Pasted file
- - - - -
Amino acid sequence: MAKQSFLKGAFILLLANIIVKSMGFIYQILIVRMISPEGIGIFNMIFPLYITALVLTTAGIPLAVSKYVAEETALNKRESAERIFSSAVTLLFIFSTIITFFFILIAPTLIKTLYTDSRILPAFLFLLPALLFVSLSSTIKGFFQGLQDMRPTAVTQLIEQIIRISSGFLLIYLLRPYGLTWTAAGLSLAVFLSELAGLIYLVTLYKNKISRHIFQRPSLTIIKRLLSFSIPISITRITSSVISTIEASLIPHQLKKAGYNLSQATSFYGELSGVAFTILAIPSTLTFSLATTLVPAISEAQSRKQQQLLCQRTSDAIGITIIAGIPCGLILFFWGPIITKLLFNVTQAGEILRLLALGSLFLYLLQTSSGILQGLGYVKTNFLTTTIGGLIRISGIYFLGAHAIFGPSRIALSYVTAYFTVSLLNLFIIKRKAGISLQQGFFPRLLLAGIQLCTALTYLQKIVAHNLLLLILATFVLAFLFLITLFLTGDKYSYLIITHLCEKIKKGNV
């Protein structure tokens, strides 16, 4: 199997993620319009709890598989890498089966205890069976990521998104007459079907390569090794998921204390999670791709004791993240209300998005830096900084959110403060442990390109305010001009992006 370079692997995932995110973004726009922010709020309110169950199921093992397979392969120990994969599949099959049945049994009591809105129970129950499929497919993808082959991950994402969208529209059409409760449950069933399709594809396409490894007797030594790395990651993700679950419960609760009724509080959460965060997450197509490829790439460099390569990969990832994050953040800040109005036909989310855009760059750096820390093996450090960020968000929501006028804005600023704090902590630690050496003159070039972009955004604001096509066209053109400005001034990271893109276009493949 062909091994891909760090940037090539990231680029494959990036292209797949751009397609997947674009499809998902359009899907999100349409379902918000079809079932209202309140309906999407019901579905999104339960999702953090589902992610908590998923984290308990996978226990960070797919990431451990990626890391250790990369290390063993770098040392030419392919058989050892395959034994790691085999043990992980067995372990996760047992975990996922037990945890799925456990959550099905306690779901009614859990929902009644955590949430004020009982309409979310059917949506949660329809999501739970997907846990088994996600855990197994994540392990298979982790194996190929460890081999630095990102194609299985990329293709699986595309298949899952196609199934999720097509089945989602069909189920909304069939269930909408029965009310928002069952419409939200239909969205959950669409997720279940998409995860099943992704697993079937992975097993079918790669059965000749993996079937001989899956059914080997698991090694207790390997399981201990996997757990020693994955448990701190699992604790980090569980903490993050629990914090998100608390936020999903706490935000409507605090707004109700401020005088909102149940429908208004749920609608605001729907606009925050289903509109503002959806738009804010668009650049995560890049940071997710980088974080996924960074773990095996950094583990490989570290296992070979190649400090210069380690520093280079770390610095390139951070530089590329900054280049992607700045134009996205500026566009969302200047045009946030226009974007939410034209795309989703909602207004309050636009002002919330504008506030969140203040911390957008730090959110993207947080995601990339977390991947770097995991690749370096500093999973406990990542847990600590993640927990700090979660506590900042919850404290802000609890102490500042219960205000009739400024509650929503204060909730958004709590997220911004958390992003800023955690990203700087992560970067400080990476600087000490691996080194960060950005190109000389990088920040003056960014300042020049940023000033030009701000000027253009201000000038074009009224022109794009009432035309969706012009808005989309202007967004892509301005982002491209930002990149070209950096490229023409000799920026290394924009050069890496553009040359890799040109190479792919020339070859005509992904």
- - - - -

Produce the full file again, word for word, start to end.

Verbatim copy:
Amino acid sequence: MAKQSFLKGAFILLLANIIVKSMGFIYQILIVRMISPEGIGIFNMIFPLYITALVLTTAGIPLAVSKYVAEETALNKRESAERIFSSAVTLLFIFSTIITFFFILIAPTLIKTLYTDSRILPAFLFLLPALLFVSLSSTIKGFFQGLQDMRPTAVTQLIEQIIRISSGFLLIYLLRPYGLTWTAAGLSLAVFLSELAGLIYLVTLYKNKISRHIFQRPSLTIIKRLLSFSIPISITRITSSVISTIEASLIPHQLKKAGYNLSQATSFYGELSGVAFTILAIPSTLTFSLATTLVPAISEAQSRKQQQLLCQRTSDAIGITIIAGIPCGLILFFWGPIITKLLFNVTQAGEILRLLALGSLFLYLLQTSSGILQGLGYVKTNFLTTTIGGLIRISGIYFLGAHAIFGPSRIALSYVTAYFTVSLLNLFIIKRKAGISLQQGFFPRLLLAGIQLCTALTYLQKIVAHNLLLLILATFVLAFLFLITLFLTGDKYSYLIITHLCEKIKKGNV
């Protein structure tokens, strides 16, 4: 199997993620319009709890598989890498089966205890069976990521998104007459079907390569090794998921204390999670791709004791993240209300998005830096900084959110403060442990390109305010001009992006 370079692997995932995110973004726009922010709020309110169950199921093992397979392969120990994969599949099959049945049994009591809105129970129950499929497919993808082959991950994402969208529209059409409760449950069933399709594809396409490894007797030594790395990651993700679950419960609760009724509080959460965060997450197509490829790439460099390569990969990832994050953040800040109005036909989310855009760059750096820390093996450090960020968000929501006028804005600023704090902590630690050496003159070039972009955004604001096509066209053109400005001034990271893109276009493949 062909091994891909760090940037090539990231680029494959990036292209797949751009397609997947674009499809998902359009899907999100349409379902918000079809079932209202309140309906999407019901579905999104339960999702953090589902992610908590998923984290308990996978226990960070797919990431451990990626890391250790990369290390063993770098040392030419392919058989050892395959034994790691085999043990992980067995372990996760047992975990996922037990945890799925456990959550099905306690779901009614859990929902009644955590949430004020009982309409979310059917949506949660329809999501739970997907846990088994996600855990197994994540392990298979982790194996190929460890081999630095990102194609299985990329293709699986595309298949899952196609199934999720097509089945989602069909189920909304069939269930909408029965009310928002069952419409939200239909969205959950669409997720279940998409995860099943992704697993079937992975097993079918790669059965000749993996079937001989899956059914080997698991090694207790390997399981201990996997757990020693994955448990701190699992604790980090569980903490993050629990914090998100608390936020999903706490935000409507605090707004109700401020005088909102149940429908208004749920609608605001729907606009925050289903509109503002959806738009804010668009650049995560890049940071997710980088974080996924960074773990095996950094583990490989570290296992070979190649400090210069380690520093280079770390610095390139951070530089590329900054280049992607700045134009996205500026566009969302200047045009946030226009974007939410034209795309989703909602207004309050636009002002919330504008506030969140203040911390957008730090959110993207947080995601990339977390991947770097995991690749370096500093999973406990990542847990600590993640927990700090979660506590900042919850404290802000609890102490500042219960205000009739400024509650929503204060909730958004709590997220911004958390992003800023955690990203700087992560970067400080990476600087000490691996080194960060950005190109000389990088920040003056960014300042020049940023000033030009701000000027253009201000000038074009009224022109794009009432035309969706012009808005989309202007967004892509301005982002491209930002990149070209950096490229023409000799920026290394924009050069890496553009040359890799040109190479792919020339070859005509992904």